High HRV scores are associated with longevity in the elderly (4). Though measuring your HRV to track your health status is helpful, as a performance coach I find the beauty of HRV in measuring day to day recovery and readiness levels.
If you're still struggling to get your head around HRV and how it works, I highly recommend reading the following two articles:
Measuring your HRV is very easy, all you require is a Bluetooth enable Heart Rate Strap (I use the Polar H7), a smart phone with Elite HRV installed, and 3 minutes of your morning (its best to track your HRV first thing upon waking).
The great thing about tracking your HRV on a daily basis is that it can show your recovery state. The calculations that the Elite HRV app use will show how your Autonomic Nervous System is functioning. Again, I'm not going to go into details or the science behind this as it's covered in the links above, but as a coach the information from the HRV reading shows me:
- If the client has recovered sufficiently to train at maximum intensity today, or if we need to drop back the workload to a lighter day, or perhaps a complete rest day.
- How the client is performing on his current training program and whether the load is too much, not enough and can pushed harder or just right.
- Data that I can review when building the client's training program and work load. I build personalised training programs for my Coaching Clients every 4-6 weeks. When building these programs I can review the clients average HRV over the past weeks and months. If we have come off a really intense training program with a lot of volume (or the client had a period of poor recovery due to extra stress outside of training), I will see his average HRV falling, in which case I can soften the next training plan to ensure we do not run the risk of overtraining.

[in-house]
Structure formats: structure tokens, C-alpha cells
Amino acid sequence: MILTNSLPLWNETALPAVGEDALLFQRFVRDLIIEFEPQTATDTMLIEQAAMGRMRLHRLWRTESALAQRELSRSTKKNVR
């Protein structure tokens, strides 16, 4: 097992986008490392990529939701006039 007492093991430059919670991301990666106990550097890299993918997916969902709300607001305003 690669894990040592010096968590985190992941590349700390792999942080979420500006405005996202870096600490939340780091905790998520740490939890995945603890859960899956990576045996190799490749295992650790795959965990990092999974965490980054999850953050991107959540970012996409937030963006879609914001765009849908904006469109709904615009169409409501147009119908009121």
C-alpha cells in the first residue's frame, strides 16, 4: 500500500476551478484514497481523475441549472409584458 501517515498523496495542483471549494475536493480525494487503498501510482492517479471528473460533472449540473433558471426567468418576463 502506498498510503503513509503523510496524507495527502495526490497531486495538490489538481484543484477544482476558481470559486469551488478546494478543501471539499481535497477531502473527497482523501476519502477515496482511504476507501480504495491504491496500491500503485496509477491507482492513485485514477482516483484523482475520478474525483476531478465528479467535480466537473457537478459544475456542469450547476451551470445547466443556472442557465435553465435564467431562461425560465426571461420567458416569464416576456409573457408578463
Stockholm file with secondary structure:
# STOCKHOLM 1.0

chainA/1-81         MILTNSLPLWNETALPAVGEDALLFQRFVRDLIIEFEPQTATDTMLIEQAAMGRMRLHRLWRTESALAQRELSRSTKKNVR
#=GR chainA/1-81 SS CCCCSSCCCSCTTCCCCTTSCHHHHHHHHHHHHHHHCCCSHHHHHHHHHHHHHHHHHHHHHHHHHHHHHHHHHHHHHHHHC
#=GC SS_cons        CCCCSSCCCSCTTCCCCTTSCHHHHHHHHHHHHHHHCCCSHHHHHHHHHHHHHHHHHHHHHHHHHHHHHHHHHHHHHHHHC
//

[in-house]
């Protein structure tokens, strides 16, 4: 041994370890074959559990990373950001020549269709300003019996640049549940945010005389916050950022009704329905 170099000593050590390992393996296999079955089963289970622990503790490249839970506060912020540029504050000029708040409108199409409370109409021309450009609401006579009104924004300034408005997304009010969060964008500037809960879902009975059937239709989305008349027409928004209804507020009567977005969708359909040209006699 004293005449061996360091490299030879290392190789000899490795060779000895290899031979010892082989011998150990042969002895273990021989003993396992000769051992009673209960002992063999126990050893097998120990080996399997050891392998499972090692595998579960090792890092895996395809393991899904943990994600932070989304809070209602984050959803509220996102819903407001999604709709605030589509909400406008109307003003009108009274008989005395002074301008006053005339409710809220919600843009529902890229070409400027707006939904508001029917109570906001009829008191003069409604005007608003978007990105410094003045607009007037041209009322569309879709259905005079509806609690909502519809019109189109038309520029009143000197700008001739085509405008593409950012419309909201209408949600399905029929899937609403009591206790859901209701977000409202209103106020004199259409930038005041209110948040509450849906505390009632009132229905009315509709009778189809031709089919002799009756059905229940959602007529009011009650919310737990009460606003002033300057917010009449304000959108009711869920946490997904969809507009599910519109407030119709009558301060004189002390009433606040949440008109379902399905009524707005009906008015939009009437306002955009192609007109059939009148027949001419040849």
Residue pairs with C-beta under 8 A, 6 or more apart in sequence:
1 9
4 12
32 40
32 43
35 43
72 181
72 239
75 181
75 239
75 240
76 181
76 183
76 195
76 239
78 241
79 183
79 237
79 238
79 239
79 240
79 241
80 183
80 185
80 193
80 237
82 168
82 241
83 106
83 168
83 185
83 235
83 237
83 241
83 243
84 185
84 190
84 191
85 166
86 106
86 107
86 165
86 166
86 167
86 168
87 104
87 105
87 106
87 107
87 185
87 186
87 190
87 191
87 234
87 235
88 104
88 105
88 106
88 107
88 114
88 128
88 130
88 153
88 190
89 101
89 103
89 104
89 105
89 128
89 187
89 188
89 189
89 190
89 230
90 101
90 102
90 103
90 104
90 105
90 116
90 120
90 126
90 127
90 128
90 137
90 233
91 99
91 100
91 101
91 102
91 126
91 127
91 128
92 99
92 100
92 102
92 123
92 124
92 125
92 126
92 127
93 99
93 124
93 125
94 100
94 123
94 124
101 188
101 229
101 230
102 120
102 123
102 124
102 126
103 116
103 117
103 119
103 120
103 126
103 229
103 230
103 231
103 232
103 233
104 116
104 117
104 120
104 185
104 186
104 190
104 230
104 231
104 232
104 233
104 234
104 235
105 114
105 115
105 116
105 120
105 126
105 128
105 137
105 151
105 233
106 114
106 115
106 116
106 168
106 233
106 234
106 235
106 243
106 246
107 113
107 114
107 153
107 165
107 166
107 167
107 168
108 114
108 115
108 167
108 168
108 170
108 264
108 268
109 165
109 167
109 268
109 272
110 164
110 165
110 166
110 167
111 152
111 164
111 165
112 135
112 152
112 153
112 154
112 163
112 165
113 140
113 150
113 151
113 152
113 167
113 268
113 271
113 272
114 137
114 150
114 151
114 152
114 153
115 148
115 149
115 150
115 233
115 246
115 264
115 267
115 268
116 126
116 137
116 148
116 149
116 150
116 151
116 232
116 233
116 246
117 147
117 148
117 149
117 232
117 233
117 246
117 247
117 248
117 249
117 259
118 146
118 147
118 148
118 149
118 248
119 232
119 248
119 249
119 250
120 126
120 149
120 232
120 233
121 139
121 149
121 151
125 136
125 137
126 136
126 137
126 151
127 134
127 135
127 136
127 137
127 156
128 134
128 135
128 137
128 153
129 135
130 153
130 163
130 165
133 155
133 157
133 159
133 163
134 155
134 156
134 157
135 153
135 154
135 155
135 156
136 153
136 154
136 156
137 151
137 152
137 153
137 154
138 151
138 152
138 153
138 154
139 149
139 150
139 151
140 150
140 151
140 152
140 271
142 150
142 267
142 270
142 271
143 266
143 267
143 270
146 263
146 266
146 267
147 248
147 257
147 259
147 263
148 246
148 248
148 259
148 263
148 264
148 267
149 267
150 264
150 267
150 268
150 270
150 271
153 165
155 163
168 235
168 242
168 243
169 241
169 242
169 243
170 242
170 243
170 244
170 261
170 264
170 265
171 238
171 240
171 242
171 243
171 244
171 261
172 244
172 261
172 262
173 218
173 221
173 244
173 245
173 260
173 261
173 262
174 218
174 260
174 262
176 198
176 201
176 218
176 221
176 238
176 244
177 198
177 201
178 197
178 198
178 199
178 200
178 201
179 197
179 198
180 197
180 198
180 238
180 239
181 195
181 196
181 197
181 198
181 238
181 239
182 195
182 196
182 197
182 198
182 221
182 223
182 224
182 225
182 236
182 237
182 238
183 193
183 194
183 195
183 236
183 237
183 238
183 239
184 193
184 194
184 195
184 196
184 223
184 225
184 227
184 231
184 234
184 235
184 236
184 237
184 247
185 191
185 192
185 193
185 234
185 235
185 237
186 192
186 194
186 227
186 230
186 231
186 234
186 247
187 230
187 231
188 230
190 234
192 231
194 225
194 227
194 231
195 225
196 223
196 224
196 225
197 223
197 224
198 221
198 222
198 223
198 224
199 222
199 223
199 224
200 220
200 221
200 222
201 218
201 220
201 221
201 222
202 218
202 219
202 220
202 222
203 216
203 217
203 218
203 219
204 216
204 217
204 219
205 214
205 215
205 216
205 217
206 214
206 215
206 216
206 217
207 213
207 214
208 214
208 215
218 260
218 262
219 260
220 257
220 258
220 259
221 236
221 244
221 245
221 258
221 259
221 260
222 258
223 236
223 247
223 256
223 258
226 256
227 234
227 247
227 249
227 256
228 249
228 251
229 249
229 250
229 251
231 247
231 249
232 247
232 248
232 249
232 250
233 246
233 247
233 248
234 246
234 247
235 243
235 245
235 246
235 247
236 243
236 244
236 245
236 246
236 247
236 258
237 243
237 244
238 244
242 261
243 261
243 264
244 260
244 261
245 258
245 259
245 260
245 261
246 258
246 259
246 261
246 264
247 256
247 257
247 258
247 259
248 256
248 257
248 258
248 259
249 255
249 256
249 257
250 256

For the client, the benefits are instant, and you don't need to have a science background to understand what the numbers mean. There are many HRV apps out there, but I use an app called Elite HRV, the reason why I like this app is because they also provide a 'readiness score'. This score is calculated from the clients HRV score in relation to their past recordings. The readiness core uses a traffic light system:
- Green - Meaning you're good to train hard today, your sympathetic and parasympathetic systems are in balance and you have recovered well.
- Orange - You may be dominant in one of your autonomic systems, recovery hasn't been ideal. Today should be a lighter workload day. The occasional orange reading shows that the client is pushing hard, if there are multi orange scores then the client is starting to push too hard without adequate recovery, running the risk of overtraining.
- Red - You are in a deep state of stress or recovery. Avoid training today and rest instead. If you must train, keep it to low intensity mobility work. Yoga, breathing exercises and walks are also great here.
Let's look at the HRV scores of one of my coaching clients. After 3 weeks of regular HRV testing we have established a solid baseline in his HRV readings - meaning the information from each day's HRV reading is both accurate and reliable. We can see his average HRV and daily readiness levels below: